[39] In particular, detecting a climatic control on erosion rate (i.e., determining the dependence of erosional efficiency on mean annual runoff and discharge variability) requires a suite of field sites in different climate regimes, each covering a range of relief, but having similar lithology. It is only through the lens of topography that we will be able to resolve the role of mean runoff and discharge variability in controlling erosion rate. An exacting test of the Lague et al. [2005] model will require data from field sites chosen to explore independently the roles of mean runoff and runoff variability and their dependences on channel steepness. In addition, there is a need to further explore the controls on ke and its dependence on substrate properties [e.g., Sklar and Dietrich, 2001; Tressler et al., 2010]. Though it is unlikely that this simple model captures the full range of behavior in steady state channels, the fit to the SGM data suggests that the first-order implications of this model may apply to many landscapes. Of course, under transient conditions, a broader suite of controls (sediment tools and cover, process mechanics, channel width) will likely emerge [e.g., Attal et al., 2008, 2011; Valla et al., 2010]: it is channel evolution during periods of transience that will provide the most exacting tests of channel incision models. Whether or not these transient effects need to be accounted for, however, depends on the time scale of the geologic problem. For example, in million-year, orogen-scale studies of climate-tectonic interactions, an assumption of quasi-steady state river incision is probably sufficient to develop relationships among climate, rock type, topography, erosion rate, and tectonic style, even when the landscape is changing over long time periods [Stolar et al., 2006; Whipple and Meade, 2006]; the stochastic-threshold model may be sufficient for quantitative analyses at these long time scales as discussed above for steady state conditions. Conversely, in studies directed at extracting the tectonic or climatic history of a specific field area recorded in landscape morphology or sedimentary records, an appreciation for the rich behavior in fluvial systems during periods of adjustment to changing climatic or tectonic conditions is paramount, and a simple stochastic-threshold model is likely inadequate [Attal et al., 2008; Crosby et al., 2007; Gasparini et al., 2007; Valla et al., 2010].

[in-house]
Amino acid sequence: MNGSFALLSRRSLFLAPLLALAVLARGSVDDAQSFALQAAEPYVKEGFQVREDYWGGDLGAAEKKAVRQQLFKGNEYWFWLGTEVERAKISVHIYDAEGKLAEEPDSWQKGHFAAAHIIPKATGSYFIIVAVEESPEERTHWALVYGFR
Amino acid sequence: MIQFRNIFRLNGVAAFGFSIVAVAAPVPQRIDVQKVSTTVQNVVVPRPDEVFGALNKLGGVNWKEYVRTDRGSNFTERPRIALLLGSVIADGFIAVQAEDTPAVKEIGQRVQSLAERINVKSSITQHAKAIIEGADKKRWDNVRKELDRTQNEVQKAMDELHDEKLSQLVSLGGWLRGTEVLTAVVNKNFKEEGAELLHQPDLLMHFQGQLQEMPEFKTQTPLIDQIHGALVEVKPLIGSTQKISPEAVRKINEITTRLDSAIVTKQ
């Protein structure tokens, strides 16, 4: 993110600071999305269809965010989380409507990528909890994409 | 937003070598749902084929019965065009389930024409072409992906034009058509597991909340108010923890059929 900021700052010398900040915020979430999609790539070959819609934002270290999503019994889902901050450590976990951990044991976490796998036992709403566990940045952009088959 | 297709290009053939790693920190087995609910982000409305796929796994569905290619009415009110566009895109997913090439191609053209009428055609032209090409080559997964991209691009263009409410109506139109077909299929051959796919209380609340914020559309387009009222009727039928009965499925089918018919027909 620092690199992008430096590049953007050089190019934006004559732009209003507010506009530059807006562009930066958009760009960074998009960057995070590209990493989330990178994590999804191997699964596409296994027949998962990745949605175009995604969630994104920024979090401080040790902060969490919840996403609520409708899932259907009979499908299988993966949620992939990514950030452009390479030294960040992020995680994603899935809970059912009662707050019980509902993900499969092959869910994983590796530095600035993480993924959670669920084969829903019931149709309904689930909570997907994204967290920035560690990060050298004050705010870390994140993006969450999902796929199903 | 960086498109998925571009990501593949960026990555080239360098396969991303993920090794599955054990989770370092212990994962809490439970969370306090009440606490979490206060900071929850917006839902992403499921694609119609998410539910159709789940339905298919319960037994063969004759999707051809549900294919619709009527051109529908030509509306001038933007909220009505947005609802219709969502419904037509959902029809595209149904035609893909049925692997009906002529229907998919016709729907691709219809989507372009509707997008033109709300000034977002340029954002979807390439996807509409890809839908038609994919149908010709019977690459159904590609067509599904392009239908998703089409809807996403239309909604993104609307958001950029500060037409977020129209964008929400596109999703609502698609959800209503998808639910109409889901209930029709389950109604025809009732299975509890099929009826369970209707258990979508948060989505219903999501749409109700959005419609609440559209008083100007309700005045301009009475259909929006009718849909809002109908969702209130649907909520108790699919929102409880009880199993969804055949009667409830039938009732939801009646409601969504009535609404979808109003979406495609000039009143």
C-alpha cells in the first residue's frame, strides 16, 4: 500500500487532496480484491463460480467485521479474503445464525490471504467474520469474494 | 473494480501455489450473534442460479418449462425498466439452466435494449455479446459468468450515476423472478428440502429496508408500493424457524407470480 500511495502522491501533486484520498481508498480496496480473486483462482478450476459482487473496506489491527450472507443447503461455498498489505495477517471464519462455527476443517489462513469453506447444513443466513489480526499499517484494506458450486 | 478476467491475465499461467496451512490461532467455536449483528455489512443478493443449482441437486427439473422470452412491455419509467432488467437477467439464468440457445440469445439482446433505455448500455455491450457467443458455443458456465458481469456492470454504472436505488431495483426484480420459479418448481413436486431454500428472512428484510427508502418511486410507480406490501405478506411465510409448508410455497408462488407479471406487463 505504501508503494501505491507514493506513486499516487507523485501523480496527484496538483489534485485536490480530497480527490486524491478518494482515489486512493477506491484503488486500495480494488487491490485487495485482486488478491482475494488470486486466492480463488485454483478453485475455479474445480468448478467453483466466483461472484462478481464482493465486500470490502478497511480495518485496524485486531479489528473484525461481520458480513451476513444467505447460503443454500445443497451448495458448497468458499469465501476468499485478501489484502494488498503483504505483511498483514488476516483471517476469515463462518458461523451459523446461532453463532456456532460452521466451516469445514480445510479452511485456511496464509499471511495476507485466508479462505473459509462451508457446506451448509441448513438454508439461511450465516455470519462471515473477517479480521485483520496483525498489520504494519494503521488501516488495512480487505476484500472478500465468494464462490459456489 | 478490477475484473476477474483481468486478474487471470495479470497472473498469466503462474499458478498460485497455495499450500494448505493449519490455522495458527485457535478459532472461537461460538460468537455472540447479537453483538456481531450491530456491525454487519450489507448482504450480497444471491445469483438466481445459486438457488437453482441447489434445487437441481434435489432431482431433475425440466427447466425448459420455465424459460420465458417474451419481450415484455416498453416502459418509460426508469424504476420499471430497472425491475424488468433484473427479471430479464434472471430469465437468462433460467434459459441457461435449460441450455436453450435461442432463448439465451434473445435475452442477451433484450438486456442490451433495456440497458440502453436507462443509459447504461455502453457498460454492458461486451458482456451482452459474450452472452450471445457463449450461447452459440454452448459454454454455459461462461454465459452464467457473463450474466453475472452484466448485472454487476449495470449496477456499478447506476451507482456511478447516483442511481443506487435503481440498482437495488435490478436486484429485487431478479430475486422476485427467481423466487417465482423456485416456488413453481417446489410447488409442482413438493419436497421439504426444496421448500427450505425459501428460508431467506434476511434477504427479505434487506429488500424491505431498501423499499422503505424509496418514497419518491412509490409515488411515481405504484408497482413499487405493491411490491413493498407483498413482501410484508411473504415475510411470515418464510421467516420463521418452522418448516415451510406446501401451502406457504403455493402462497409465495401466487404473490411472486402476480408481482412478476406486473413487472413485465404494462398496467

6. Conclusions